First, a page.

Journal of Orthopaedics Trauma Surgery and Related Research

Journal of Orthopaedics Trauma Surgery and Related Research

An Official Journal of Polish Society of Orthopaedics and Traumatology

e-ISSN: 2449-9145

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An Evaluation of Readability of Information on the Internet regarding Total Ankle Replacement

Author(s): Andrea Mc Carthy* and Robert Flavin

Background: Health literacy is the ability to understand basic health information and use this information to enhance health. To ensure accessibility, it's suggested that health literature has a reading grade level equivalent to the American sixth grade. However, previous studies show that this rarely occurs. Total Ankle Replacement (TAR) technology is a complex procedure that may be challenging to explain to the patient. Thus, many patients will turn to the internet for more information and as a ‘quasi-second opinion’. The study aims to evaluate the readability of information on the internet with regards to Total Ankle Replacement. Material and Methods: 110 websites from the two main search engines (Google and Bing) were assessed using the terms ‘total ankle replacement’ and ‘total ankle arthroplasty. Once exclusion criteria were applied, 36 unique websites were categorized and underwent analysis using readability software (WEB FX readability tool). The websites were assessed for readability using the Fleisch Reading Ease Score (FRES) and the Reading Grade Level (RGL). A score of greater than 65 for FRES and an RGL of six or less were considered acceptable. Results: The mean FRES score was 54.95 (SD: ± 13.2); this was significantly below the recognized acceptable standard score of 65 (P<.0001). An ANOVA conducted showed a significant difference between FRES scores based on categories(P=.041) with post-hoc testing showing that the difference between commercial and non-physician scores was the most significant (P=.016; CI:3.84-61.66). The mean RGL was 8.31 (SD: ± 1.95). One-way t-tests showed that these scores were significantly higher than the acceptable standard (P<.0001; CI:1.64-2.97). ANOVA testing showed a significant difference based on category (P=.028) with post hoc testing showing a significant difference between nonphysician and commercial scores (P=.012, CI:0.71-9.33). Conclusion: The majority of the websites are beyond the comprehension levels of the general public. This may lead to serious ramifications for consent as well as post-operative compliance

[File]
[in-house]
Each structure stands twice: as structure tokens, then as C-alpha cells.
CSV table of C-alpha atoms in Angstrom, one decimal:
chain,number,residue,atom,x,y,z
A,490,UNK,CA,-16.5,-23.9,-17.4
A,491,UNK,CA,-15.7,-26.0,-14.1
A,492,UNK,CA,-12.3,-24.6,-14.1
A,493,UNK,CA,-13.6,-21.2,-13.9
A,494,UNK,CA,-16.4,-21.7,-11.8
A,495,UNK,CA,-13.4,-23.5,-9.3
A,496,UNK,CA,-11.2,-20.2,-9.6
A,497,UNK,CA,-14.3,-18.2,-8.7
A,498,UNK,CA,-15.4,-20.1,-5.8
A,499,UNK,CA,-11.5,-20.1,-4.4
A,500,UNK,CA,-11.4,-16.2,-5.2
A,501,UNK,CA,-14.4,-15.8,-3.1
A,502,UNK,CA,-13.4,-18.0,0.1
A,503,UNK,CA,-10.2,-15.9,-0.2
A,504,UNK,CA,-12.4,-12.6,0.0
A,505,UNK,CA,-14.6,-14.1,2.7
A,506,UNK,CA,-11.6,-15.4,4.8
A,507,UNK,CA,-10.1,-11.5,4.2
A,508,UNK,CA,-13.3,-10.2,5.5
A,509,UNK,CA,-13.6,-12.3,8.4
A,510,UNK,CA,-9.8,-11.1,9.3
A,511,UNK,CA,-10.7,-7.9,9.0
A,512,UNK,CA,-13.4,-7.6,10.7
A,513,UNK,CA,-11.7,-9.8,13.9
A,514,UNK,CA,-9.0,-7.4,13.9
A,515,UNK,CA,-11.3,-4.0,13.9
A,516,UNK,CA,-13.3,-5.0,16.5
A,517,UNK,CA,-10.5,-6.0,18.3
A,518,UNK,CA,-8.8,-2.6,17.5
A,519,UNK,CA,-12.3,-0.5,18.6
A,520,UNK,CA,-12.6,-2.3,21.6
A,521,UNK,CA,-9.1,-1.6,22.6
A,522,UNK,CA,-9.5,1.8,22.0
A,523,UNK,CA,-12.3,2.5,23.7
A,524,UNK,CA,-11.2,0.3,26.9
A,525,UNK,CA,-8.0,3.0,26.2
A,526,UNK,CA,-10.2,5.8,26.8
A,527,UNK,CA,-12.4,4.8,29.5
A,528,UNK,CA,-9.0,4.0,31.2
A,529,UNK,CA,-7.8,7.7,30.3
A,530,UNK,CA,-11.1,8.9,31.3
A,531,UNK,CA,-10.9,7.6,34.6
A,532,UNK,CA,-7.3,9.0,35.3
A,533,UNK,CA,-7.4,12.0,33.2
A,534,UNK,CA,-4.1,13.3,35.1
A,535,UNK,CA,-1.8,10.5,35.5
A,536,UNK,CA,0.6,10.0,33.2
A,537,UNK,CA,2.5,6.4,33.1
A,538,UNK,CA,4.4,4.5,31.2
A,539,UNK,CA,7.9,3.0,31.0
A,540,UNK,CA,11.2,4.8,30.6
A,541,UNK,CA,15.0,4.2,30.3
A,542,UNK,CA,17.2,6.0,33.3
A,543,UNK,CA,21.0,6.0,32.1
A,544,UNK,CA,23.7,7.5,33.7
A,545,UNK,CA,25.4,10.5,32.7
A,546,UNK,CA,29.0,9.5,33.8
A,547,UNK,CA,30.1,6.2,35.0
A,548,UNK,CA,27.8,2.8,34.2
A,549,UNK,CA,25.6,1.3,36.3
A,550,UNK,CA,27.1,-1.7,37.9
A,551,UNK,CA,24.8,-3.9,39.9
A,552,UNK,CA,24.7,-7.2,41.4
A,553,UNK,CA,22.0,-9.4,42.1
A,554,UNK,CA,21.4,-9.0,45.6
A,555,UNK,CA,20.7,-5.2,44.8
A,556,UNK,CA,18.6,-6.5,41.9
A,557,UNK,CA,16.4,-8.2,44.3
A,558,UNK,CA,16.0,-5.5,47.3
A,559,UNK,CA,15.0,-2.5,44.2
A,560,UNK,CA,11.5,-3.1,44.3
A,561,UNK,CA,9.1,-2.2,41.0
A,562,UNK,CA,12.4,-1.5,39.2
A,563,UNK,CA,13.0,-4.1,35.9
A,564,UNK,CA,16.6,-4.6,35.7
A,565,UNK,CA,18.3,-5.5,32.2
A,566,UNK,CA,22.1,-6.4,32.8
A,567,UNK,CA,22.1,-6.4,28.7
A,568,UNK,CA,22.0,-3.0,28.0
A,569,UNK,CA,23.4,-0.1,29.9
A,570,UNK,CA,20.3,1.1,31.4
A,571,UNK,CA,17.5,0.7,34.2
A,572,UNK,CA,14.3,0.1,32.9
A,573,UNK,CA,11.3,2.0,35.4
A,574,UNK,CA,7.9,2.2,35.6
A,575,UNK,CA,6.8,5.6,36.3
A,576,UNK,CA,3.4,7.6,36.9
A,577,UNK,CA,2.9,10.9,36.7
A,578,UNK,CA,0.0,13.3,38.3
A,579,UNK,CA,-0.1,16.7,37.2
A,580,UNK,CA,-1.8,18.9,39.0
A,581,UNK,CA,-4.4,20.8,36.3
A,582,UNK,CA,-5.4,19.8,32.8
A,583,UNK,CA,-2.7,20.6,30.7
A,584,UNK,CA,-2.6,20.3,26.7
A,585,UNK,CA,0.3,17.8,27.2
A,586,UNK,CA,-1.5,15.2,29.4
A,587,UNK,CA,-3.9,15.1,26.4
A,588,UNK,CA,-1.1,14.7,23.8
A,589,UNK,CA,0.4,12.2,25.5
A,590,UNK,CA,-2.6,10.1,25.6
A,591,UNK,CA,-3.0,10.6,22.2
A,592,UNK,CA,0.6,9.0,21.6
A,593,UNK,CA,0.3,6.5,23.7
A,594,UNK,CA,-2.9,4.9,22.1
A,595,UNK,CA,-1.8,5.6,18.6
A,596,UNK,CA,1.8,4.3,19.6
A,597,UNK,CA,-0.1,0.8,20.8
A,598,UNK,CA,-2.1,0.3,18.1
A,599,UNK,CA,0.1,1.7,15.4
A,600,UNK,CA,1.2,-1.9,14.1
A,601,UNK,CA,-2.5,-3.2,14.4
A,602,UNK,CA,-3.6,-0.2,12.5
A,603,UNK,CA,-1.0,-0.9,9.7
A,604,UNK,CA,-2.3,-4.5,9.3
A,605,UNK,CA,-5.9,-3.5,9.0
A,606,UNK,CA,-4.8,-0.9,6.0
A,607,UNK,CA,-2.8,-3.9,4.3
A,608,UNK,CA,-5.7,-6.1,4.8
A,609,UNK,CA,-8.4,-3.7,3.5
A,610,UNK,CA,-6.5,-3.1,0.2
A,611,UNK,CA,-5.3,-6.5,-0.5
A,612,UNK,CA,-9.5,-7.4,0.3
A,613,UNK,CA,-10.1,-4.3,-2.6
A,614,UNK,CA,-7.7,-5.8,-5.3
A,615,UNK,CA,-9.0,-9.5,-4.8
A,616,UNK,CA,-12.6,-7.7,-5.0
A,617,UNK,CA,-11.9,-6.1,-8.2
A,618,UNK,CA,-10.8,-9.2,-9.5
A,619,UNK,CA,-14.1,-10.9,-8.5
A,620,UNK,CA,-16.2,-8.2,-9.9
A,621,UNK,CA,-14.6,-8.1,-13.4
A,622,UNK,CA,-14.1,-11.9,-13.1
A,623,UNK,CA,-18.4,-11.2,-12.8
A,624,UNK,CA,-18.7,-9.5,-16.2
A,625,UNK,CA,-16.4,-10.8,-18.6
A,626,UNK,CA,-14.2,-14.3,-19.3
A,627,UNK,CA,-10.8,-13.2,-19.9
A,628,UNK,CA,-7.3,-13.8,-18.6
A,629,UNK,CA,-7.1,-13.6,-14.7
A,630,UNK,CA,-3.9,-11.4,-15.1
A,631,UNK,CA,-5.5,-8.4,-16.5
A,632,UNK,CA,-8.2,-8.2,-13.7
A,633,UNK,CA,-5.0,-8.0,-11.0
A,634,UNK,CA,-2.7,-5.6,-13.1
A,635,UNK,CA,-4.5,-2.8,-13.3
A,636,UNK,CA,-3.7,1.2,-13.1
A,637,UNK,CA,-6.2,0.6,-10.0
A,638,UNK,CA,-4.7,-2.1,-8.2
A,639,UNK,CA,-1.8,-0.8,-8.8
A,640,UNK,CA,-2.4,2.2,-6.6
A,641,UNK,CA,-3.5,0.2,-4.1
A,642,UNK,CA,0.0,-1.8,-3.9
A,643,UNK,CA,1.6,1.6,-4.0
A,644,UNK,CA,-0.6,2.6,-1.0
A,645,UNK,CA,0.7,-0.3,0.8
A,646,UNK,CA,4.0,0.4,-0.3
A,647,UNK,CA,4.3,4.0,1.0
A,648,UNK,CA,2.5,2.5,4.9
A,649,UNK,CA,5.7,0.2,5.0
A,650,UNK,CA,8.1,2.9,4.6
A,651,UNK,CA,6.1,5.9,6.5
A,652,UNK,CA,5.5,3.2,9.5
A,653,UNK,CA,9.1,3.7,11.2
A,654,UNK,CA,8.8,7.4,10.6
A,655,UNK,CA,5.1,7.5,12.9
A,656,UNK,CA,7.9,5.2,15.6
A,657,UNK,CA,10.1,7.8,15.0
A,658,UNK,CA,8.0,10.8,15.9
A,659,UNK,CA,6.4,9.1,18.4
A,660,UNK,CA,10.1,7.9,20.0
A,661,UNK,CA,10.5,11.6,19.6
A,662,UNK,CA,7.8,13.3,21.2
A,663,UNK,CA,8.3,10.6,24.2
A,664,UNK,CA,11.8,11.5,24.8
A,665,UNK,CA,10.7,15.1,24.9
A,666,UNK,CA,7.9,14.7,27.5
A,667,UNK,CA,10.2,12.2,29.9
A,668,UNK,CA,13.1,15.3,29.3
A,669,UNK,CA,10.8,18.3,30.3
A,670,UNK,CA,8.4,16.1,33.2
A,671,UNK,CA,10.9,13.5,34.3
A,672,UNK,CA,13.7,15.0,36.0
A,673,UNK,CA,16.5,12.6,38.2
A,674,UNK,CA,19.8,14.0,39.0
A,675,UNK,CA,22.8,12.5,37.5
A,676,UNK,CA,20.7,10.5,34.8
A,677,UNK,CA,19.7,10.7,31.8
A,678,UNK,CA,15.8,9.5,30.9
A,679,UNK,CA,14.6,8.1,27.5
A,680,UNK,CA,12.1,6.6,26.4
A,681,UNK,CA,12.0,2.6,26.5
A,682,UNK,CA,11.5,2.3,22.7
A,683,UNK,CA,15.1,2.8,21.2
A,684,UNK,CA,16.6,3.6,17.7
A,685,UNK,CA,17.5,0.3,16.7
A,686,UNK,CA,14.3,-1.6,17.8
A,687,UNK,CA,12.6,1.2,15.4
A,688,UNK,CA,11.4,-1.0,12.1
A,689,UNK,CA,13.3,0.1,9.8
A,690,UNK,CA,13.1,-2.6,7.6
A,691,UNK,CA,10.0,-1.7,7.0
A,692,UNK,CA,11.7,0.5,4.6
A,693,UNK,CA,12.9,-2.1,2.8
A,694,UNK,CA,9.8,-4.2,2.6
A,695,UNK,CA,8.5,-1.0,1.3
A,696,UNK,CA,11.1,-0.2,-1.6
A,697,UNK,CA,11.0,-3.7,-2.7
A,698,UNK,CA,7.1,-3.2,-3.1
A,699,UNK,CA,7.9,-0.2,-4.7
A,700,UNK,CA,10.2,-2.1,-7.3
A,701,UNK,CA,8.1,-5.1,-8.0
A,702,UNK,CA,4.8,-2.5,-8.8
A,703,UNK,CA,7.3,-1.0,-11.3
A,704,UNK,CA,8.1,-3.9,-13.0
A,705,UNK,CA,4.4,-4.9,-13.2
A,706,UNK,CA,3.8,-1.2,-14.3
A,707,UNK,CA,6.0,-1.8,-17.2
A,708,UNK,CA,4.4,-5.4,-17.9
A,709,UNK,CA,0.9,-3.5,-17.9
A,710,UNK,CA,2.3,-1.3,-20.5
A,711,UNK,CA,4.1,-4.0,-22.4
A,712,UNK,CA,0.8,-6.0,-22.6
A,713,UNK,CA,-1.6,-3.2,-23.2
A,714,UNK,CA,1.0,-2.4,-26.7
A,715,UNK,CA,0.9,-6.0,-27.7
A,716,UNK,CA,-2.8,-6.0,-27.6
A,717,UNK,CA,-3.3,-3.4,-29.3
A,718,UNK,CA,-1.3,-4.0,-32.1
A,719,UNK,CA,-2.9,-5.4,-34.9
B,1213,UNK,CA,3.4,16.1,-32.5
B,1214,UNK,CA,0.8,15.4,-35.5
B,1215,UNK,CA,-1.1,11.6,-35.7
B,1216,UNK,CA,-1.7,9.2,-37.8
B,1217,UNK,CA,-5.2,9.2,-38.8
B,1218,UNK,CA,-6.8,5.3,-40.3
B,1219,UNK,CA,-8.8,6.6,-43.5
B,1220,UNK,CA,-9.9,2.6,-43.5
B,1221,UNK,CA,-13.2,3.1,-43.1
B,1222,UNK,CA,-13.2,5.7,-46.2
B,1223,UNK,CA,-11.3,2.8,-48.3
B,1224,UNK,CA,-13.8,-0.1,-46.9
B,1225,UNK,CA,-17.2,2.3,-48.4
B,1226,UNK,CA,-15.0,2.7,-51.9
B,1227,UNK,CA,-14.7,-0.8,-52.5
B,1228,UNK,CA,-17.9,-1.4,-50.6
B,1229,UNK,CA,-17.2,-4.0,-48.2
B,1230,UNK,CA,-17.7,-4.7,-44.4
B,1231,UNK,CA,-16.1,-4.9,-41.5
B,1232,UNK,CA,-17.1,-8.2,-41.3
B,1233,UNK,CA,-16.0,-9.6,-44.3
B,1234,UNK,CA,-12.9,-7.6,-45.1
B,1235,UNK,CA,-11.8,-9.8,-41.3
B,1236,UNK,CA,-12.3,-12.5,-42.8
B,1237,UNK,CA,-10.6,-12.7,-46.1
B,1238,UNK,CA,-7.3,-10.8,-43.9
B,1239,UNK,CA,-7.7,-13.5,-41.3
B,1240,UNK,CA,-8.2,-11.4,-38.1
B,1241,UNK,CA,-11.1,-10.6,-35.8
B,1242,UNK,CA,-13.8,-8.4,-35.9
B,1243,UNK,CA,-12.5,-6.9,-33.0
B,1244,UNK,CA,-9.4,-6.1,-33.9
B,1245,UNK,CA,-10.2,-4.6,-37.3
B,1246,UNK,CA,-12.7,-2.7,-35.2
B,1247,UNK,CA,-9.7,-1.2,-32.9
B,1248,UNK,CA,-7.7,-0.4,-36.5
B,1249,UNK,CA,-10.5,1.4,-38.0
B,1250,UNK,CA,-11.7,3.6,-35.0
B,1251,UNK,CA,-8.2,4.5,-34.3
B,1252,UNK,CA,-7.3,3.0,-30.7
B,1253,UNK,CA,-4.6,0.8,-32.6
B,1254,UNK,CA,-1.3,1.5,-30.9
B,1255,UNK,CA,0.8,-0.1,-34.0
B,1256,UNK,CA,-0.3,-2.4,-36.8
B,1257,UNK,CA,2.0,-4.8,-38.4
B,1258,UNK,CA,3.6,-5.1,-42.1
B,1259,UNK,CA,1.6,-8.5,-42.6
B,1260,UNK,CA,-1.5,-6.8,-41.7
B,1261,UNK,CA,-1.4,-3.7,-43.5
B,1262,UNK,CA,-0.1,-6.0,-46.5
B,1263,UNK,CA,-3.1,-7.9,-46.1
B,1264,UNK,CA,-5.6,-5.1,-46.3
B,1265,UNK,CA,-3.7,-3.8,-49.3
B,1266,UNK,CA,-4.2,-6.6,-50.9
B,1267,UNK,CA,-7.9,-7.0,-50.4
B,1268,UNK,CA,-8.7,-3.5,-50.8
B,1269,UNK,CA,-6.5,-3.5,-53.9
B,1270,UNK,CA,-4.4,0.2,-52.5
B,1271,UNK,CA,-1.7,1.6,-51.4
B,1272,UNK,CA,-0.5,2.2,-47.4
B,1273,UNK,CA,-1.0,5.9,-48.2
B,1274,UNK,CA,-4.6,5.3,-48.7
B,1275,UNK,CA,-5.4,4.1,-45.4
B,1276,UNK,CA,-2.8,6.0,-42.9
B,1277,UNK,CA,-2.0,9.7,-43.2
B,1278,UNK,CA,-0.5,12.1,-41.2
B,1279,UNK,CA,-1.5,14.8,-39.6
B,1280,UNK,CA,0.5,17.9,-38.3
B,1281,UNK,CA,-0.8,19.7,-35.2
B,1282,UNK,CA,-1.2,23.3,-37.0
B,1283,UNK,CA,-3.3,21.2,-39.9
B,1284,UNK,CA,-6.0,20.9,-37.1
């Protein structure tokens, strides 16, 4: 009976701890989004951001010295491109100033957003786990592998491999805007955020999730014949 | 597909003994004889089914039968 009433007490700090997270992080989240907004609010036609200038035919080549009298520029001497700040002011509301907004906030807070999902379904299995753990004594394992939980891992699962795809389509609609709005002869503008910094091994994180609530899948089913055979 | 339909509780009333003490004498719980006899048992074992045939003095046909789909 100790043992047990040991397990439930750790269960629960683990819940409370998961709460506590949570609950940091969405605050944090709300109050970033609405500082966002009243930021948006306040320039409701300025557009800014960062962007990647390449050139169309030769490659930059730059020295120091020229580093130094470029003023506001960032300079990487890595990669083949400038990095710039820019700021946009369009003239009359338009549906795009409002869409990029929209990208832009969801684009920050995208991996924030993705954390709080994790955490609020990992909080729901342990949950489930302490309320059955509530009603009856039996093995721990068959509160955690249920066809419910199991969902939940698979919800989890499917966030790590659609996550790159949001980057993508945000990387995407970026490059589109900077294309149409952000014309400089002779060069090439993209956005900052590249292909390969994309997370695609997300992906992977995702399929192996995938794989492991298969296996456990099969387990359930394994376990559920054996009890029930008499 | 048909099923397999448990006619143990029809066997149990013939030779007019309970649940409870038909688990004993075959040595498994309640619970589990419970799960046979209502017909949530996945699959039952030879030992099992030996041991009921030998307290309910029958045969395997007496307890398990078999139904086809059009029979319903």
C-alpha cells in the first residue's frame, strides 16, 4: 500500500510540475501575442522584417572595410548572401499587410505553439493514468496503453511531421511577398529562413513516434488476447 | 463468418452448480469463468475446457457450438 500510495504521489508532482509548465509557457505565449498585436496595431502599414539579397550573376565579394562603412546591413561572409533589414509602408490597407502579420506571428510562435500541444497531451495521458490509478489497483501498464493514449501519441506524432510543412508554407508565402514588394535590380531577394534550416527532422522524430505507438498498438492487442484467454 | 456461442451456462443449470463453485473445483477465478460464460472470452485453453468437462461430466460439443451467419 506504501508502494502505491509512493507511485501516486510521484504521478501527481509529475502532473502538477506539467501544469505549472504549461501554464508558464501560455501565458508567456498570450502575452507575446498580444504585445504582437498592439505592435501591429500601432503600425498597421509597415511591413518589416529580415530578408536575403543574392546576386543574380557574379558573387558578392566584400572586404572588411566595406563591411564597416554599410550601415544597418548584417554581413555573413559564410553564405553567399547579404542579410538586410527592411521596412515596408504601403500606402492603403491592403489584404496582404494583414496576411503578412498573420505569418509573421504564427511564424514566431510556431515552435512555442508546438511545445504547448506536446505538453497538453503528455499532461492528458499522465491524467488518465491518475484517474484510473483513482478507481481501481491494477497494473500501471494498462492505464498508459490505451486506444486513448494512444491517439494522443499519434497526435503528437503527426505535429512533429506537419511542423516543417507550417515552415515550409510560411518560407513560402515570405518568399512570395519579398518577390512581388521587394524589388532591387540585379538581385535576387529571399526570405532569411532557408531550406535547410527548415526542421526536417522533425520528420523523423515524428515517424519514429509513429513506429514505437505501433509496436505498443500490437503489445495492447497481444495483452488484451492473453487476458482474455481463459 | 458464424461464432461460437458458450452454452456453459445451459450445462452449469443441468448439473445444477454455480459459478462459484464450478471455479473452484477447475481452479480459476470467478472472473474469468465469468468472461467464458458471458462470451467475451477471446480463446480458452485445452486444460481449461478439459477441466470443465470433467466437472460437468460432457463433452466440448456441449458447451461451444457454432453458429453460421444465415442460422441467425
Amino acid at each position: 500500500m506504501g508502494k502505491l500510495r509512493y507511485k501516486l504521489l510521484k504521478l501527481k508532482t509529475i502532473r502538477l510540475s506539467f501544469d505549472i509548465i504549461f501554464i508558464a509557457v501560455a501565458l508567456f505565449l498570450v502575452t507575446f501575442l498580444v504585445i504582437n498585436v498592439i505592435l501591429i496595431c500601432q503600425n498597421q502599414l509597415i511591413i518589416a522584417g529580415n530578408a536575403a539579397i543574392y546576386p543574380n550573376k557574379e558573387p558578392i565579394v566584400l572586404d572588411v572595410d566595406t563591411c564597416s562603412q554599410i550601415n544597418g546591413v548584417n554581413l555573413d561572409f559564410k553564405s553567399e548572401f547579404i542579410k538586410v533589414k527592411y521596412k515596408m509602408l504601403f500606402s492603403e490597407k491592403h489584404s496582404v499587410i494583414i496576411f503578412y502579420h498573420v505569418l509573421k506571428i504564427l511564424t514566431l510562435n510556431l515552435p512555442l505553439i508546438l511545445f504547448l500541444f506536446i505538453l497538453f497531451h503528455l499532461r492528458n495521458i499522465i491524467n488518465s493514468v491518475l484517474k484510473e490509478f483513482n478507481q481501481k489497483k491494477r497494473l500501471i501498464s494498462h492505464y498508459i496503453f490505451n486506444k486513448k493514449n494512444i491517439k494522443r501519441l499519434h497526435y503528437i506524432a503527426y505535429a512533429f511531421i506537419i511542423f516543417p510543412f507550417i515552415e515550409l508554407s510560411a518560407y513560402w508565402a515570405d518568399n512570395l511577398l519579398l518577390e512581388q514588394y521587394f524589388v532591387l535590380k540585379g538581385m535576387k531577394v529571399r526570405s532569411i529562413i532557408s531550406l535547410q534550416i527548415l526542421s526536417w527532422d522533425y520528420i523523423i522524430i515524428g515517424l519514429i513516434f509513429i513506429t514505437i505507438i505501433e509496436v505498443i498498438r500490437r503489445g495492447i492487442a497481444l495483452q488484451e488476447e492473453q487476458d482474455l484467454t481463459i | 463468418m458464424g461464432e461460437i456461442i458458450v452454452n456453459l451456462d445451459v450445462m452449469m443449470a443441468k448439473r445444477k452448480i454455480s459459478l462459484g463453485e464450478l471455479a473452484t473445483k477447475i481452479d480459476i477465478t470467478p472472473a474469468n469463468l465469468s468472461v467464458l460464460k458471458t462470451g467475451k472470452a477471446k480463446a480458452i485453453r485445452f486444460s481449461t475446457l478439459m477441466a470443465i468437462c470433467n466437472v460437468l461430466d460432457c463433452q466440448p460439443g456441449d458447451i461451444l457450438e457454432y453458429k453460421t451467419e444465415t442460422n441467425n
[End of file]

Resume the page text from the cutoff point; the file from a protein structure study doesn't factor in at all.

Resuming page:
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Annals of Medical and Health Sciences Research Journal of Orthopaedics Trauma Surgery and Related Research a publication of Polish Society, is a peer-reviewed online journal with quaterly print on demand compilation of issues published.
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